Ecotoxicity of tire wear particles
Every year, several thousand tonnes of tire wear particles, consisting of a complex mixture of rubber particles and road material, are released into the environment and are contaminated with numerous pollutants. The amount of these micro-particles even exceeds the amount of micro-plastics that are introduced. The Ecotox Centre has therefore started working on a new project to improve our understanding of the bioavailability and toxicity of tire wear particles. The project is being carried out in collaboration with the Eawag's Department of Environmental Toxicology and the EPFL's Central Environmental Laboratory and is funded by the World Business Council for Sustainable Development.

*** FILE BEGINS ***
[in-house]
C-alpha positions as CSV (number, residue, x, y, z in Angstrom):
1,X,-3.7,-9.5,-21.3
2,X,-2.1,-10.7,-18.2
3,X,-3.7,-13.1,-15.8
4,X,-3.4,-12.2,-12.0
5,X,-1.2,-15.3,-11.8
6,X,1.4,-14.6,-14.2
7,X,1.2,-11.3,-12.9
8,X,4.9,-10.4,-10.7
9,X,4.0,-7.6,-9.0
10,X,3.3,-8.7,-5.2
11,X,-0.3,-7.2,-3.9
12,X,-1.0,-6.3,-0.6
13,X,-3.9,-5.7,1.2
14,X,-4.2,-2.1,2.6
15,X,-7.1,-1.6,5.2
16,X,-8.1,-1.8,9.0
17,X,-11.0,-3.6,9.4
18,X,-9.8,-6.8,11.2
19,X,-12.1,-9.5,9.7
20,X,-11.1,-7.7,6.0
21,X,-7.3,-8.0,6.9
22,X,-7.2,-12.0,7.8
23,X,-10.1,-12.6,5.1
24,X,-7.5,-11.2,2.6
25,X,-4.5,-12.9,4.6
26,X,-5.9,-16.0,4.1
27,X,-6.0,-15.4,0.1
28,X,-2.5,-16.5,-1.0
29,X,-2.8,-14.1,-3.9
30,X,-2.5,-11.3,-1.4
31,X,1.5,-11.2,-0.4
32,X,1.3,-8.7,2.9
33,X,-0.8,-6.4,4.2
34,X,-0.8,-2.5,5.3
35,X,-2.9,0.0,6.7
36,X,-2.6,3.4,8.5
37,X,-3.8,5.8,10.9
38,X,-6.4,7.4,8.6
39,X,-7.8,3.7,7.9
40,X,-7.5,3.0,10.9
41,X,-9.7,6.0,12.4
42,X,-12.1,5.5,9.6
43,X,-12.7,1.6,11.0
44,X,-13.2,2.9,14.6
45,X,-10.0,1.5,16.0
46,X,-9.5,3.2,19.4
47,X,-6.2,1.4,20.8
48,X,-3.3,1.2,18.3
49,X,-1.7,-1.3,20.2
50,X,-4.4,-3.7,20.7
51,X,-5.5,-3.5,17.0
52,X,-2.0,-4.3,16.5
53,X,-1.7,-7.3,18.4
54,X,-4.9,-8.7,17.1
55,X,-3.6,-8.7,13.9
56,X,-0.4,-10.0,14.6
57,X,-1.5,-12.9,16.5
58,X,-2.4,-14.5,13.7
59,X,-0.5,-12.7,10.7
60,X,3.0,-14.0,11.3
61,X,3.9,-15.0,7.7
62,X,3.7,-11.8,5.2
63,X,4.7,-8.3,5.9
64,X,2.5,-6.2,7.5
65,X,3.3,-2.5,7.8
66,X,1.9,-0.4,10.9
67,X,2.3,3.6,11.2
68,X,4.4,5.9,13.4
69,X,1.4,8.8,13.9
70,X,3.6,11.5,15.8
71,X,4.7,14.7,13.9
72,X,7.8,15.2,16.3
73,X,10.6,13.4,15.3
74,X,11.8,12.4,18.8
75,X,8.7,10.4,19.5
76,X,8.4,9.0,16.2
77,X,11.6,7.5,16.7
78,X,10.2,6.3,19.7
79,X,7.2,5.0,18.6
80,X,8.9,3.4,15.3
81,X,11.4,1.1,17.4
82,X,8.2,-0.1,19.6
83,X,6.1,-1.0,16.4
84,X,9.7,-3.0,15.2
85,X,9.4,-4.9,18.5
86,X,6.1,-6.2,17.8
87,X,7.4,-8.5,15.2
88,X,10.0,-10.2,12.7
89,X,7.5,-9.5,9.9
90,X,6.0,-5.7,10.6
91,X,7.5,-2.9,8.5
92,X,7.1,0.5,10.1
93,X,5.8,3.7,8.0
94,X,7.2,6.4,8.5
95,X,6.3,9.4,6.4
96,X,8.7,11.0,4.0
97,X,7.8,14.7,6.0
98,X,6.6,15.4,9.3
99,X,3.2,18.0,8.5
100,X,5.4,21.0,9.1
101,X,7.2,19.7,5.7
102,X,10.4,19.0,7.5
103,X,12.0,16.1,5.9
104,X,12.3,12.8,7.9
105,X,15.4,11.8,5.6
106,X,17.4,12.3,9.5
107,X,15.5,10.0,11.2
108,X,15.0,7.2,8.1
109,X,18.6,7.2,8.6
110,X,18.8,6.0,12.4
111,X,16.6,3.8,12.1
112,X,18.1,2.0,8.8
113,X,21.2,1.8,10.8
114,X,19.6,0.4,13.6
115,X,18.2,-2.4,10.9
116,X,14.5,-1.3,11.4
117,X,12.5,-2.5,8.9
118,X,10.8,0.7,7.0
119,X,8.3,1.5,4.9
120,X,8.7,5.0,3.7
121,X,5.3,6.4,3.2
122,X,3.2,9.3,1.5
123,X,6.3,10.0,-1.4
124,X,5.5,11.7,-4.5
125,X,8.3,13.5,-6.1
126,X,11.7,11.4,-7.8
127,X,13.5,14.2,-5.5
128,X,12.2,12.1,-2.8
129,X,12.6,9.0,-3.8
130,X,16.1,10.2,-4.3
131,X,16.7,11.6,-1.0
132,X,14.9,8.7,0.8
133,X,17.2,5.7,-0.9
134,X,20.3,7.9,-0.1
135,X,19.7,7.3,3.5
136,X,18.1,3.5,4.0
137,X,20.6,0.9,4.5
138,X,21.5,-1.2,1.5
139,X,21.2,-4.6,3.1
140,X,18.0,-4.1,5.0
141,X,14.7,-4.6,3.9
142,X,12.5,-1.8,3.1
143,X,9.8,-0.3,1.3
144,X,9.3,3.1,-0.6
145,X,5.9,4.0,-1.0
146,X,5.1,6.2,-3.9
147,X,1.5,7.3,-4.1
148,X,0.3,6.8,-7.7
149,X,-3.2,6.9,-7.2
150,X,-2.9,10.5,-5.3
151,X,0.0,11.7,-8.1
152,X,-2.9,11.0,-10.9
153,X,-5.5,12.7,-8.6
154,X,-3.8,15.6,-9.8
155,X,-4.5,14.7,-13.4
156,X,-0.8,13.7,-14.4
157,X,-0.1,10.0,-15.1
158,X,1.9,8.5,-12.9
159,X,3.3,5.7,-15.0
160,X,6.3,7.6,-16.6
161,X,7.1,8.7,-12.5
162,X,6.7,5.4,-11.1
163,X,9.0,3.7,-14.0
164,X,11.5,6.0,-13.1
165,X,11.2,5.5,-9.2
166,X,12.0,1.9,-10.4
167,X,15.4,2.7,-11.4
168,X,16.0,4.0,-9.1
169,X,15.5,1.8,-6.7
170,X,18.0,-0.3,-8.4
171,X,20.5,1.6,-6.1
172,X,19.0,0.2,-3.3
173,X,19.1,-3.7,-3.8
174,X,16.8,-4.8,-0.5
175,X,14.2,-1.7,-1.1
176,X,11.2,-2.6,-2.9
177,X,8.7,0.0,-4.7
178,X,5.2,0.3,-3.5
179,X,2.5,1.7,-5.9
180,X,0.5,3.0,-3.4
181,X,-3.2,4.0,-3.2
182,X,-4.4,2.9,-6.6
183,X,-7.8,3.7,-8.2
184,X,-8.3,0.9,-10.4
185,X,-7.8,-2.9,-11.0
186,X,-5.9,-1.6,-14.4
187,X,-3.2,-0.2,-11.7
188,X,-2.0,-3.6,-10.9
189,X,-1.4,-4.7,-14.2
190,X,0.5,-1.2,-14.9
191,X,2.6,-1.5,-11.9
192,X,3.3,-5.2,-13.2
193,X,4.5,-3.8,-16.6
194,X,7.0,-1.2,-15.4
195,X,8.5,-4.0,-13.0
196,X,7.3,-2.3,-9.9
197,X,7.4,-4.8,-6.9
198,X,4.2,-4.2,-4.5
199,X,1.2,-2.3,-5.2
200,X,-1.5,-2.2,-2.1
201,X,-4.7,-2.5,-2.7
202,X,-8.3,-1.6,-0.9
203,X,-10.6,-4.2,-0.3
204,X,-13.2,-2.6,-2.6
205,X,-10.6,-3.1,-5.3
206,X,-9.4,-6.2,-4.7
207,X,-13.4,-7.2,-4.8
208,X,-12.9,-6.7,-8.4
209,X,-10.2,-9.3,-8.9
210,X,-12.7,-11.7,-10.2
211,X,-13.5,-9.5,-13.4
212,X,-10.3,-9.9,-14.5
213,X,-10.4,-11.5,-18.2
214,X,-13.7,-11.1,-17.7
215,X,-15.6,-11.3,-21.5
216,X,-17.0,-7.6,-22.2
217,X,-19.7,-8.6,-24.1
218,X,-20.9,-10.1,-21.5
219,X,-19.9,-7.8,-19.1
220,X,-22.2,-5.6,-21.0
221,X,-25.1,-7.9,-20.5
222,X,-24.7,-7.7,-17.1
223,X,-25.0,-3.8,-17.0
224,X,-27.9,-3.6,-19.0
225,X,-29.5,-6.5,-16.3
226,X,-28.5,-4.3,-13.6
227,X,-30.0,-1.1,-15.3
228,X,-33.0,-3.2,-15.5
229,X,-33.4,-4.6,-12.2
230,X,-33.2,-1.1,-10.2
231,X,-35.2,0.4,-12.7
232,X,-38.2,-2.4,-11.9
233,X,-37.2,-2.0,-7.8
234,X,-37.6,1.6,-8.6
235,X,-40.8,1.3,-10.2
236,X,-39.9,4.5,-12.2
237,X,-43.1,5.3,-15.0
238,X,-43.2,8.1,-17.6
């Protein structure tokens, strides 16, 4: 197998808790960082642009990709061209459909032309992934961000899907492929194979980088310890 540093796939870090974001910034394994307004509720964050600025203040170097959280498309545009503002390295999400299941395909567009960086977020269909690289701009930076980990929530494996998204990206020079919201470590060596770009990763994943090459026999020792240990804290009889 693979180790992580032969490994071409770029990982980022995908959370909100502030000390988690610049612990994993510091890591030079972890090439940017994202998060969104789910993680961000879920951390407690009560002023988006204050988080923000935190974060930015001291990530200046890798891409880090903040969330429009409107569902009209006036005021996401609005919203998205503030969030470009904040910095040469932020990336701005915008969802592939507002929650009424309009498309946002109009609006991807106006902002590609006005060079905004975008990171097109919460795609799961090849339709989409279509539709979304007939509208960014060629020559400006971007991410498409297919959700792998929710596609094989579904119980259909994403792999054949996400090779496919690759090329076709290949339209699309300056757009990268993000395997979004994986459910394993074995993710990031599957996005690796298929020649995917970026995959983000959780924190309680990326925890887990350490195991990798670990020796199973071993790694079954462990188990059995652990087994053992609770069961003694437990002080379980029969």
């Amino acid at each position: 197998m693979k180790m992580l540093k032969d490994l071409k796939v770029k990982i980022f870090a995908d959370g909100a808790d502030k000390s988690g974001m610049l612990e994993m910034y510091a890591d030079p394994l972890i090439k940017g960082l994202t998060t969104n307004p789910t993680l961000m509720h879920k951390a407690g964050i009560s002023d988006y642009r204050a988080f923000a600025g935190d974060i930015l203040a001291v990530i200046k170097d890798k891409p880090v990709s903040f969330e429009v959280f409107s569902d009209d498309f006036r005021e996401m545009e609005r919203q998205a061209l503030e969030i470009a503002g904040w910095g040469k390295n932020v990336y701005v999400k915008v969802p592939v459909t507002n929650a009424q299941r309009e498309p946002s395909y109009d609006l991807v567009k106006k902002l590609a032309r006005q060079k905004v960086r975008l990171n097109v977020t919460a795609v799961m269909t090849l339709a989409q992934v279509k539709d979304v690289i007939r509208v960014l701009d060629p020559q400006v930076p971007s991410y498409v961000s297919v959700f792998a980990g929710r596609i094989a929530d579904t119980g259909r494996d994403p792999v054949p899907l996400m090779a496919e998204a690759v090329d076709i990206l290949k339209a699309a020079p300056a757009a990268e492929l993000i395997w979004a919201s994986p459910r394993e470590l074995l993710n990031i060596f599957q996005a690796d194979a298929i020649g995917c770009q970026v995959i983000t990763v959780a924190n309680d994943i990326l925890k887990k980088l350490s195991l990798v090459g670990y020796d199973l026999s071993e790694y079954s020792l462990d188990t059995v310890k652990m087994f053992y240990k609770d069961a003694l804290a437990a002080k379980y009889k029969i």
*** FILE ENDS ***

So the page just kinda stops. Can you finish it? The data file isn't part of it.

The aim of the project is to better understand the bioavailability and toxicity of the pollutants contained in the tire particles and the direct effect of these particles on organisms. To this end, the pollutant path between the particle uptake in the intestine, the desorption during the digestive process, the uptake via the digestive tract and the bioaccumulation in tissues will be studied. In addition, the effects at the molecular, cell and organism levels will be investigated and the presence of pollutants with specific modes of action will be detected. For this purpose, the specific modes of action of the dissolved substances will be detected using a combination of thin-layer chromatography, bioassays and mass spectroscopy. Fish cell cultures with intestinal and gill cells can not only show the effects of the desorbed chemicals but also the direct effects of the particles. The effects on invertebrates are studied using soil and sediment dwelling oligochaetes. The project runs for 2 years and is coordinated by the Ecotox Centre.